Changes in levee elevation as calculated between 1998 - 2007 along the Mississippi River near its confluence with the Ohio River near Cairo, Illinois. Red indicates places where levees along the Mississippi River have subsided in ways that increase flood risks. The maximum sinking measured was 4.1 feet. Image credit: Nicholas Pinter and Southern Illinois University.Army Corps may be forced to open two flood structures
On January 12, the flood crest is expected to arrive in New Orleans, bringing the Mississippi River to its 17-foot flood stage in the city--just 3 feet below the tops of the levees. In past years, though, when the river has been forecast to rise to 17 feet in the city, the Army Corps of Engineers has opened up the Bonnet Carré Spillway in St. Charles Parish, which diverts water into Lake Pontchartrain and keeps the river from reaching flood stage in New Orleans. According to a December 30 news story in The Advocate
, the Army Corps will make a decision by January 9 on whether or not to open the Bonnet Carré Spillway. The last time the spillway was opened in January was back in 1937, its first year of operation. There is a lower chance that the Corps will be forced to open the Morganza Floodway in Pointe Coupee Parish between New Orleans and Baton Rouge, which would divert water down the Atchafalaya River. Opening this spillway has a considerably higher cost than opening the Bonnet Carre Spillway, due to the large amount of agricultural lands that would be flooded below the Morganza Floodway. The Corps also has the option of increasing the flow of Mississippi River water into the Atchafalaya at the Old River Control Structure in Concordia Parish. Operating the Old River Control Structure in this way, though, puts stress on the structure, as I explained in my 2011 blog post, America's Achilles' heel: the Mississippi River's Old River Control Structure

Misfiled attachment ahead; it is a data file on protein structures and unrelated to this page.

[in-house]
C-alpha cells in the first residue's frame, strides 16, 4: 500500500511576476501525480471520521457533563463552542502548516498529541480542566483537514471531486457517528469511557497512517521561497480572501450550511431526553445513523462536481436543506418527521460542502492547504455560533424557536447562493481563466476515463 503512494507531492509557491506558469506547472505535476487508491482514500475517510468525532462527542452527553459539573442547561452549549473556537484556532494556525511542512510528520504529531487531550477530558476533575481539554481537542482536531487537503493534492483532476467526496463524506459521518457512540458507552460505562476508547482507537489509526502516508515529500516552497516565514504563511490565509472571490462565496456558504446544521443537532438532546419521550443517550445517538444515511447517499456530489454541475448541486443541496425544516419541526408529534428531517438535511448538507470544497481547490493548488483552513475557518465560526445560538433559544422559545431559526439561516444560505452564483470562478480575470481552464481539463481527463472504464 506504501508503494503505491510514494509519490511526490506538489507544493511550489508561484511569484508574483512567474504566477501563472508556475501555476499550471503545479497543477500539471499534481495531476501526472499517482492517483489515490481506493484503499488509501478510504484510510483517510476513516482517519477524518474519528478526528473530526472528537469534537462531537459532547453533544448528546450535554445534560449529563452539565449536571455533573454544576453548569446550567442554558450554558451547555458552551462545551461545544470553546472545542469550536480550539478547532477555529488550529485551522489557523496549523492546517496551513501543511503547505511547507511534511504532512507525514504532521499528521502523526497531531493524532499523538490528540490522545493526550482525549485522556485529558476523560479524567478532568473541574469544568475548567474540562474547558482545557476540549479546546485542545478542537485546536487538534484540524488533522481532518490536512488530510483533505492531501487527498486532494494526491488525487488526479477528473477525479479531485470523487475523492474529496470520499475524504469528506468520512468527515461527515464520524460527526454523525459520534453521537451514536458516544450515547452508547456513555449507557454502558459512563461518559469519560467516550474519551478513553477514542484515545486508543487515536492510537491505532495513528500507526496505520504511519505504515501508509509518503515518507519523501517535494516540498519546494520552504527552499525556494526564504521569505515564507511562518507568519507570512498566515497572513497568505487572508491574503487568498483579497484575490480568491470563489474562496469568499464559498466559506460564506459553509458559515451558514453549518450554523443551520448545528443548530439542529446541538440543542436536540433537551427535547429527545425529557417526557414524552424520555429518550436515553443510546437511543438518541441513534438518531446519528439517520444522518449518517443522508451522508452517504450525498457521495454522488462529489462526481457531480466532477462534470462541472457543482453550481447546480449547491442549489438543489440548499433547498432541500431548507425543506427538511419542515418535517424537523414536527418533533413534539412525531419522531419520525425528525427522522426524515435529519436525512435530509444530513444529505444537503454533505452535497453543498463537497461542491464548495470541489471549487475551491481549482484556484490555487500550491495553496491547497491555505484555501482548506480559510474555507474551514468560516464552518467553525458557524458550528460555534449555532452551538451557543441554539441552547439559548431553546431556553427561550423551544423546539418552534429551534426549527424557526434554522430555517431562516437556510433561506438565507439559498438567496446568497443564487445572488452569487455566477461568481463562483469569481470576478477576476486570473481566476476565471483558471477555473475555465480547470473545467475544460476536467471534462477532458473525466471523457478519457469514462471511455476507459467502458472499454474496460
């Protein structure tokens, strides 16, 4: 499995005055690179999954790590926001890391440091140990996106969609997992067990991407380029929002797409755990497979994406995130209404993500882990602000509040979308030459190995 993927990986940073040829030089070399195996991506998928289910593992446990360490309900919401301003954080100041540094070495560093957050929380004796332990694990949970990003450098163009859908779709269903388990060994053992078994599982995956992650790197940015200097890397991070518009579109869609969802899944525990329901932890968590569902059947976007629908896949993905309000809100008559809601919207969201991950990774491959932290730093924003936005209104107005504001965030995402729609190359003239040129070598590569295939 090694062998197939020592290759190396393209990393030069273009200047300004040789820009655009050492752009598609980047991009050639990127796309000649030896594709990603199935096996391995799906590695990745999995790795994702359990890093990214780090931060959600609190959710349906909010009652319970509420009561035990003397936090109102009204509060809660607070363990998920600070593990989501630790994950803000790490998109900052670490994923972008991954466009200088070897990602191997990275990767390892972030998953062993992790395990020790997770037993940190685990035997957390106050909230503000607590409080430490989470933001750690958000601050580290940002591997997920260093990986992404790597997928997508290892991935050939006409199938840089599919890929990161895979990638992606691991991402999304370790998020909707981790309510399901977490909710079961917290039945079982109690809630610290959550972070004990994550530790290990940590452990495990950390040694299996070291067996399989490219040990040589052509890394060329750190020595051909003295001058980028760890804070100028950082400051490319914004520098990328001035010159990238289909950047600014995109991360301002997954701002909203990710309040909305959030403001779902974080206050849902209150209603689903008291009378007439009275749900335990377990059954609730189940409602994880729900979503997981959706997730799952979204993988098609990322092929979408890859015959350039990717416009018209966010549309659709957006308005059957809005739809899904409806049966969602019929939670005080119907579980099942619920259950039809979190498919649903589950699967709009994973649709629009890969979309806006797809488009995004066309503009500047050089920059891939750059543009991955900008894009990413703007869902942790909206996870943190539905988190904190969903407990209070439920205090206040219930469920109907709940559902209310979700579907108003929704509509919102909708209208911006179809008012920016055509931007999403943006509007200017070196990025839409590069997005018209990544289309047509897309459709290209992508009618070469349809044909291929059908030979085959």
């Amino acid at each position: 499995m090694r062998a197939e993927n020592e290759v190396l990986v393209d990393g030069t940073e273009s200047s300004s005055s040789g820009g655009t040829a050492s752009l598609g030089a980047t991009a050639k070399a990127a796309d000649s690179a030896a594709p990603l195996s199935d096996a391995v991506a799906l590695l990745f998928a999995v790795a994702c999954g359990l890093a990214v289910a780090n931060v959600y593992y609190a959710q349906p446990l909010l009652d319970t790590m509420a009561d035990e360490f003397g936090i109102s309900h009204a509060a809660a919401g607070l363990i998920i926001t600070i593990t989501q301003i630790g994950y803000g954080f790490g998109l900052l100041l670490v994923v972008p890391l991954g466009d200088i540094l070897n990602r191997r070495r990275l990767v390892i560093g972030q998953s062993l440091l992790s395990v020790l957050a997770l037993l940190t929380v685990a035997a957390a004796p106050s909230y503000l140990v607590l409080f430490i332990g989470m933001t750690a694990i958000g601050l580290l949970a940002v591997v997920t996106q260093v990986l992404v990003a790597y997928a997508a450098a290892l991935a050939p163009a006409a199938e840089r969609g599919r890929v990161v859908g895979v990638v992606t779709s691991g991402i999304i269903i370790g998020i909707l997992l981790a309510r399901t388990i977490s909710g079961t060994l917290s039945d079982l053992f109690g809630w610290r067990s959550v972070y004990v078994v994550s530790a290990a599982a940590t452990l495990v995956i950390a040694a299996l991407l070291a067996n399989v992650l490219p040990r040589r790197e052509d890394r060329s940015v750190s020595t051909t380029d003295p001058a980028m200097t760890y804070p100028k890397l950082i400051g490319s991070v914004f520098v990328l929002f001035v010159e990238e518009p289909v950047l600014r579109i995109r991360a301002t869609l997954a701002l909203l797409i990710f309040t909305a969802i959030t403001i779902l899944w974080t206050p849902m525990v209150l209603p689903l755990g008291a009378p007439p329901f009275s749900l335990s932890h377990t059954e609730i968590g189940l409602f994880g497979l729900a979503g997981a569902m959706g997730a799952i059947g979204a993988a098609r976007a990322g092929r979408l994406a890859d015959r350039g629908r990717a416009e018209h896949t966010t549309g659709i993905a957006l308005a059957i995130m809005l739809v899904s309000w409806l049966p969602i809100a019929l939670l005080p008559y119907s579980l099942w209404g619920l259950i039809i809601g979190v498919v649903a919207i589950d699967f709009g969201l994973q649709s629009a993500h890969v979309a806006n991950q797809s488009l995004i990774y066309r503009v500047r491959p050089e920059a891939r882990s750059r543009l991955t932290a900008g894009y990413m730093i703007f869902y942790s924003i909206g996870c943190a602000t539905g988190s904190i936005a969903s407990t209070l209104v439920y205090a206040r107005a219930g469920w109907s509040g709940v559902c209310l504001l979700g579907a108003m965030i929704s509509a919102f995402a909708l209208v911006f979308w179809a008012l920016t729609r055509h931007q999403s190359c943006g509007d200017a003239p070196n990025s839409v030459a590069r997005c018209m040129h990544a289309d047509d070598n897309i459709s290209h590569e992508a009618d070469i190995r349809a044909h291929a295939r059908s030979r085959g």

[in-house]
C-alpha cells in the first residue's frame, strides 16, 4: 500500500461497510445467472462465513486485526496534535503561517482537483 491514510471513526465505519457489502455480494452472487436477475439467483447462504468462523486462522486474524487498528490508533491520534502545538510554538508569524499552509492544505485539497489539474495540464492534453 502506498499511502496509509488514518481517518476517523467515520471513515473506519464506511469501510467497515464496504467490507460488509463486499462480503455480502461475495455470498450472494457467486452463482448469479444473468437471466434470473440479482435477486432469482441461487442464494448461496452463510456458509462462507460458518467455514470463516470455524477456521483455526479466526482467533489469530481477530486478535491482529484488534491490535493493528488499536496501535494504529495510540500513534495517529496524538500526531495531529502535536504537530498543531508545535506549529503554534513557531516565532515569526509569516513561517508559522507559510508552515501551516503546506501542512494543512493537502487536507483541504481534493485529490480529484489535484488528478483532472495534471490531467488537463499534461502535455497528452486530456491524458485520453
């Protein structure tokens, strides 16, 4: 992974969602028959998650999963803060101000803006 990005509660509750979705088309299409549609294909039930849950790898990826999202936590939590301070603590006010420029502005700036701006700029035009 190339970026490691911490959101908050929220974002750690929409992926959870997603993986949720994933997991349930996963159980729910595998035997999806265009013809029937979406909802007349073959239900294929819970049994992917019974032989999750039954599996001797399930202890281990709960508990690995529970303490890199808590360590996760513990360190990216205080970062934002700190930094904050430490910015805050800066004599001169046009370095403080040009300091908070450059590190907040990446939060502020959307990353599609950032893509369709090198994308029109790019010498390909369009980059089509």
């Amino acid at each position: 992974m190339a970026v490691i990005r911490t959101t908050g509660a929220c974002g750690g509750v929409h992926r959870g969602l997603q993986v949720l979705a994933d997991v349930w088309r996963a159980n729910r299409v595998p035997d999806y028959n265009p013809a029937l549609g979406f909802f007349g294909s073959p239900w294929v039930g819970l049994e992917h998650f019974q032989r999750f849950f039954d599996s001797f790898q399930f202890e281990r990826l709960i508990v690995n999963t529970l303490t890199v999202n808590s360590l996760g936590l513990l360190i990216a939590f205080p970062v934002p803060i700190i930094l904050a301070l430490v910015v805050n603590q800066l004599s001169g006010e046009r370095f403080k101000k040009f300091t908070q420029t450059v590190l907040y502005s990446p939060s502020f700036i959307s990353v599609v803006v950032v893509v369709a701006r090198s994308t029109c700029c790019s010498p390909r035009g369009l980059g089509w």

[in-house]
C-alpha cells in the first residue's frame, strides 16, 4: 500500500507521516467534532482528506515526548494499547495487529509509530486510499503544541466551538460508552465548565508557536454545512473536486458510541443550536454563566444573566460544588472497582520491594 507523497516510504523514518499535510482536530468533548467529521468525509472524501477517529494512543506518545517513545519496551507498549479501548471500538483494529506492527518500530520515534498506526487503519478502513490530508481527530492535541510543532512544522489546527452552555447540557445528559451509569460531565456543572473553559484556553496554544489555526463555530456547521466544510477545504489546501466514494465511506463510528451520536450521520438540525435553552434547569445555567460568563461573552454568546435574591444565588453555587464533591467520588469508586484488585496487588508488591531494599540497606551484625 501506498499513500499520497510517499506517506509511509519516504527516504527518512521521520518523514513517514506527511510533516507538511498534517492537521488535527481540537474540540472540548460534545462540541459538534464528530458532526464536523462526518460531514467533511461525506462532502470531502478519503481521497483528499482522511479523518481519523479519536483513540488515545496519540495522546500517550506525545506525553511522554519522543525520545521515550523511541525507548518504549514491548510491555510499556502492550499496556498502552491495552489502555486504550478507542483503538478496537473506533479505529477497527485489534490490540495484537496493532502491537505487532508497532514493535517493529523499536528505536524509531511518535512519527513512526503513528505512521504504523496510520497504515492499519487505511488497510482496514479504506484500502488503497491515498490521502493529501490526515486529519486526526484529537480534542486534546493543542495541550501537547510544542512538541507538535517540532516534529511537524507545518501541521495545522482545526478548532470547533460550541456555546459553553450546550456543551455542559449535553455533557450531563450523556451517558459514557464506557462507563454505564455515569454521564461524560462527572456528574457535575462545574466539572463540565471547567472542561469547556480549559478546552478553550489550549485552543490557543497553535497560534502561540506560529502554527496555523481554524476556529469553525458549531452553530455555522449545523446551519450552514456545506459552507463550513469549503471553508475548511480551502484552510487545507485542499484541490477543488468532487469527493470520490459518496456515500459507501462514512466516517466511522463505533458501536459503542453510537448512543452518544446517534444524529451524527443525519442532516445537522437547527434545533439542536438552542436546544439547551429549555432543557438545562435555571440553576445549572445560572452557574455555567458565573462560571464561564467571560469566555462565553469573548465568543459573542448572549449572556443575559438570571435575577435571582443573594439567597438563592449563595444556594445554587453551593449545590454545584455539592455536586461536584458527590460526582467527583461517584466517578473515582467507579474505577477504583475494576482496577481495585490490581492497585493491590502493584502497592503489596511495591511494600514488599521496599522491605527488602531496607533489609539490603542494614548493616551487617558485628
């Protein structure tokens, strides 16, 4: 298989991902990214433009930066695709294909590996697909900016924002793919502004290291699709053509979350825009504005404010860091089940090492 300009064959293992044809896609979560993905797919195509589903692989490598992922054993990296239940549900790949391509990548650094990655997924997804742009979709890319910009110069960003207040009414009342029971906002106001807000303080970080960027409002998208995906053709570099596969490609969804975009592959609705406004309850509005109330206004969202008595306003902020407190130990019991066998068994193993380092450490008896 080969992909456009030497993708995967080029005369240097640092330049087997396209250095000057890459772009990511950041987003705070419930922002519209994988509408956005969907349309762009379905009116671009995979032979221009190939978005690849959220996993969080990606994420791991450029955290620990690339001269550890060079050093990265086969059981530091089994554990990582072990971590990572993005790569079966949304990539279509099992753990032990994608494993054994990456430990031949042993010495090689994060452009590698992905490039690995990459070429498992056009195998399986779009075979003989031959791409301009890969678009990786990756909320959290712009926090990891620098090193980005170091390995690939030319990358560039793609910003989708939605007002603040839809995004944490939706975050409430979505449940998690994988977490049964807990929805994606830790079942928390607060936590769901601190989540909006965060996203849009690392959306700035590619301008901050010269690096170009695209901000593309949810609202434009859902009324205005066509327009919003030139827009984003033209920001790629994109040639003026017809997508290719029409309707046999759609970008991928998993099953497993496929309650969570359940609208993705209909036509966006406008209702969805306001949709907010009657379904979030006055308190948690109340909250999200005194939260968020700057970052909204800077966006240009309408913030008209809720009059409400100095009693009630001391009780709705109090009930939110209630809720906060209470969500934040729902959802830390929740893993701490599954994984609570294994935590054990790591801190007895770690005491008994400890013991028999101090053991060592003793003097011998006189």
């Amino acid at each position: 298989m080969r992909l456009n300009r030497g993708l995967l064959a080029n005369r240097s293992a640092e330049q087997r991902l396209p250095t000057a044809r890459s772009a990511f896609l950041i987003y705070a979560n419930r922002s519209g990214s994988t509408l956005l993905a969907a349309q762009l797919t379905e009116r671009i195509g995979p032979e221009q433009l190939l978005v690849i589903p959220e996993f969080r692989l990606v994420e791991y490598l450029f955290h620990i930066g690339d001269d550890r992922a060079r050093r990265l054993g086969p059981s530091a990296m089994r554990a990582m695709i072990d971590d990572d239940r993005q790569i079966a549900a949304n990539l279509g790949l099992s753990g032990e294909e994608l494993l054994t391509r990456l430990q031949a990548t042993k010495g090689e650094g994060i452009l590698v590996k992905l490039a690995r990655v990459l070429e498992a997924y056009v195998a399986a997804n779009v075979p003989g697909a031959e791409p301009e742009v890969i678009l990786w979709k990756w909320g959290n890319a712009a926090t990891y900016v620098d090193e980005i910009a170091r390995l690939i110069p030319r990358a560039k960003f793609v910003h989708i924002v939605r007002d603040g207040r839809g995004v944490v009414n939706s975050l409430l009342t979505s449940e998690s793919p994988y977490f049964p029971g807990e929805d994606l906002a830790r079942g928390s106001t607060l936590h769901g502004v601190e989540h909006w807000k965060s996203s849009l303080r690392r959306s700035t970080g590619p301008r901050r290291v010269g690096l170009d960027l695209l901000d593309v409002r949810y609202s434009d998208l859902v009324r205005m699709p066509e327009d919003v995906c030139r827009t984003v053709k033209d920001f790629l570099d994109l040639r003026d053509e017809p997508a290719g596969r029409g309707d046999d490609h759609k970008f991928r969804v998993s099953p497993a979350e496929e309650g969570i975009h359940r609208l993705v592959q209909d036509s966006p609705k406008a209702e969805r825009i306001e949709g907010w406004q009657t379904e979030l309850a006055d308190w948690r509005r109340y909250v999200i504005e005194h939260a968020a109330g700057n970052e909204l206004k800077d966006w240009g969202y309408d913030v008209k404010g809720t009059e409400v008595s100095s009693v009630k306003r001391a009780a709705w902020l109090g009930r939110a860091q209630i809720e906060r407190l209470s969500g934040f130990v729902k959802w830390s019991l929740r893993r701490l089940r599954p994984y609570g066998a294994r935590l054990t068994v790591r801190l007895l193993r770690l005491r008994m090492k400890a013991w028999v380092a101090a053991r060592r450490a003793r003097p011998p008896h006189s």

. The Sunday evening forecast from the NWS River Forecast Center
predicted that the Mississippi River would crest at Red River Landing, where the Old River Control Structure is located, on January 18. The predicted crest of 62.5' is just 0.9' below the all-time record crest of 63.39' set on May 18, 2011, when the Corps was forced to open the Morganza Floodway
in order to relieve pressure on the Old River Control Structure.
Another huge concern is what shape the levees will be in after this record January flood subsides. After the great 2011 flood, about a billion dollars was required to bring the levee system back to the state it was in before is was damaged by the flood. The Army Corps will not have much time to do repairs before the annual spring flood arrives in May on the Mississippi, so the levee system will be much more vulnerable than usual to major flooding. So far, though, the odds of major spring flooding along the Mississippi appear to be below average. The winter snow pack in the Dakotas, Minnesota, and Wisconsin is much below average, thanks to a warm December. The water content of the snow pack
on January 3, 2016 was about 20% of what was present on January 3, 2011, in advance of the great 2011 spring flood. In addition, we may be helped out by the fact that El Niño tends to cause lower-than-average precipitation over the key Mississippi drainage area of the Midwest. See the NWS outlooks (scroll down pages to get to the precip maps) at:
I'll have a new post on Tuesday, when my top-ten list of 2015 weather events is scheduled to go up.